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Gait Posture. 2000 Oct;12(2):143-55.

Knee joint kinematics in gait and other functional activities measured using flexible electrogoniometry: how much knee motion is sufficient for normal daily life?

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Department of Physiotherapy, Queen Margaret University College, EH6 8HF, Edinburgh, UK.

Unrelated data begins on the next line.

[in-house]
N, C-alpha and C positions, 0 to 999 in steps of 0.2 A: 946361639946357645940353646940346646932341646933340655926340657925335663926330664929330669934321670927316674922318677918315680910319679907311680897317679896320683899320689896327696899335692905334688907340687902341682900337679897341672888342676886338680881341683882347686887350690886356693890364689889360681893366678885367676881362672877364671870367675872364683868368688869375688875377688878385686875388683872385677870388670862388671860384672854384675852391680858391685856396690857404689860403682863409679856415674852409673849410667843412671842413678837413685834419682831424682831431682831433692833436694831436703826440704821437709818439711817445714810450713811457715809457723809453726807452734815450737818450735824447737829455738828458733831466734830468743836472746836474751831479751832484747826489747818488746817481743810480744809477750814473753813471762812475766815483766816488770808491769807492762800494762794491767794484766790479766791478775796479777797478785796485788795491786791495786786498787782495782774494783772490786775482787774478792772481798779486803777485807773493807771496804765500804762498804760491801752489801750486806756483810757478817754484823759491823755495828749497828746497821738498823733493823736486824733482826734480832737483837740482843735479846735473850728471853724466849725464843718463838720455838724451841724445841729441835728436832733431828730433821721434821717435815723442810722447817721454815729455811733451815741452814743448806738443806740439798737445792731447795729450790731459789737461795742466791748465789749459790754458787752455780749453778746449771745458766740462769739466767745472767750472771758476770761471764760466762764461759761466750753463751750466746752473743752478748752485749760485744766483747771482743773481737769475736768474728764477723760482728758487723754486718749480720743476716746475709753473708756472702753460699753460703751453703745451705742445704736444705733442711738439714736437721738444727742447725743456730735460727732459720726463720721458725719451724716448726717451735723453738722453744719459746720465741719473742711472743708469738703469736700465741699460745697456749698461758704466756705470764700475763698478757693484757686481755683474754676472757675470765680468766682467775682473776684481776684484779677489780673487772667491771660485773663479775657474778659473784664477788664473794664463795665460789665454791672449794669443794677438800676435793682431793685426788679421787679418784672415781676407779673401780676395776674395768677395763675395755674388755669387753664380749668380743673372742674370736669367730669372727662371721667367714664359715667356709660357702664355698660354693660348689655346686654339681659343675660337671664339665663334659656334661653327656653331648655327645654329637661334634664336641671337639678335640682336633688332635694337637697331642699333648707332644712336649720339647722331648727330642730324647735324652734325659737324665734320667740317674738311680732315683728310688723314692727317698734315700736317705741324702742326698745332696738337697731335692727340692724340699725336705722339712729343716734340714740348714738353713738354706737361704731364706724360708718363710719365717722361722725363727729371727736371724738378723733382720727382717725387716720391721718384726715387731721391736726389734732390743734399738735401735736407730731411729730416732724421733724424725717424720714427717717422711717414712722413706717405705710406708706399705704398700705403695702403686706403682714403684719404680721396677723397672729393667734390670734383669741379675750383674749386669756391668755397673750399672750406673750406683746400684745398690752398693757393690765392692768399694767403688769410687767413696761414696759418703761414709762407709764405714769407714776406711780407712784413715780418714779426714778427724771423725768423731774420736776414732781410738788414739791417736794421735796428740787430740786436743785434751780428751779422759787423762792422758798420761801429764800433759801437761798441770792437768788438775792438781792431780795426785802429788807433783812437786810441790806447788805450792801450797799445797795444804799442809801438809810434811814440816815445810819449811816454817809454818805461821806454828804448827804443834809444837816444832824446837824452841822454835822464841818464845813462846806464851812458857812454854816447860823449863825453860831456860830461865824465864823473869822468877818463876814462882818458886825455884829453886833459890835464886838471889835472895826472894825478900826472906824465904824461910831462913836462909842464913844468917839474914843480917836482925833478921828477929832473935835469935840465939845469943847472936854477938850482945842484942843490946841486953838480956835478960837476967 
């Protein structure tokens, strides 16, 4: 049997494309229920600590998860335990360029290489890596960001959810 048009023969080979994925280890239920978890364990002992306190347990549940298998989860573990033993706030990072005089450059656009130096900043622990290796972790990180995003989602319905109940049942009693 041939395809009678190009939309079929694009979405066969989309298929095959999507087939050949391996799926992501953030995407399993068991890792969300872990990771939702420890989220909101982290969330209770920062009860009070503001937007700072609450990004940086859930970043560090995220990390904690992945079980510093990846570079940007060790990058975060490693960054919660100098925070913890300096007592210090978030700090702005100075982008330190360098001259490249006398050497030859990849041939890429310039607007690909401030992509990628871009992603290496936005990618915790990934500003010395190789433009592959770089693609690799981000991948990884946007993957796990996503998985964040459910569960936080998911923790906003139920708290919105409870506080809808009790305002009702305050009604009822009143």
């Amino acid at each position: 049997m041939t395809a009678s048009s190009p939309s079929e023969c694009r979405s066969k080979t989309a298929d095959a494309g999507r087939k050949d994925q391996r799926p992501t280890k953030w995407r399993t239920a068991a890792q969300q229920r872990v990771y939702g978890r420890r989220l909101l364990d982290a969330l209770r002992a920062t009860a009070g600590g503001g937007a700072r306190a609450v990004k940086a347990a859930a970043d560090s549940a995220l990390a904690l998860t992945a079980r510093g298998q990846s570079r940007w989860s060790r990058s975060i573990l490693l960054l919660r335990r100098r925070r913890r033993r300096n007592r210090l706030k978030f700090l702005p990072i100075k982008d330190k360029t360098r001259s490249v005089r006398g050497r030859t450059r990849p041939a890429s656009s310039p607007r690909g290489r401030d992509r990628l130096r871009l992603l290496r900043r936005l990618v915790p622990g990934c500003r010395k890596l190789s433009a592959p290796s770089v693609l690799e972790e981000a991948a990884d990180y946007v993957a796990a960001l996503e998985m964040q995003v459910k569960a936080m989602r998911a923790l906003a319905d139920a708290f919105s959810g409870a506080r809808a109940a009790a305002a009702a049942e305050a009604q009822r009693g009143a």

The knee joint kinematics of a group (n=20) of elderly normal subjects (mean age=67 years) were investigated using flexible electrogoniometry. The flexion-extension angle of the knee was recorded during a range of functional activities performed as part of a circuit in and around the hospital. The functions analysed including gait, walking on slopes, stair negotiation, the use of standard and low chairs and a bath. The data were used to produce the pattern of joint angulation against the percentage of the cycle for each individual conducting each activity. Further the maximum and minimum knee joint angles and the excursion of the joint during the cycle were identified. The results indicate gait and slopes require less than 90 degrees of knee flexion, stairs and chairs 90-120 degrees of flexion and a bath approximately 135 degrees of flexion. The data suggests that 110 degrees of flexion would seem a suitable goal for the rehabilitation of motion in the knee. It is concluded that flexible electrogoniometry is a suitable and practical method for evaluating knee motion during a range of functional activities.

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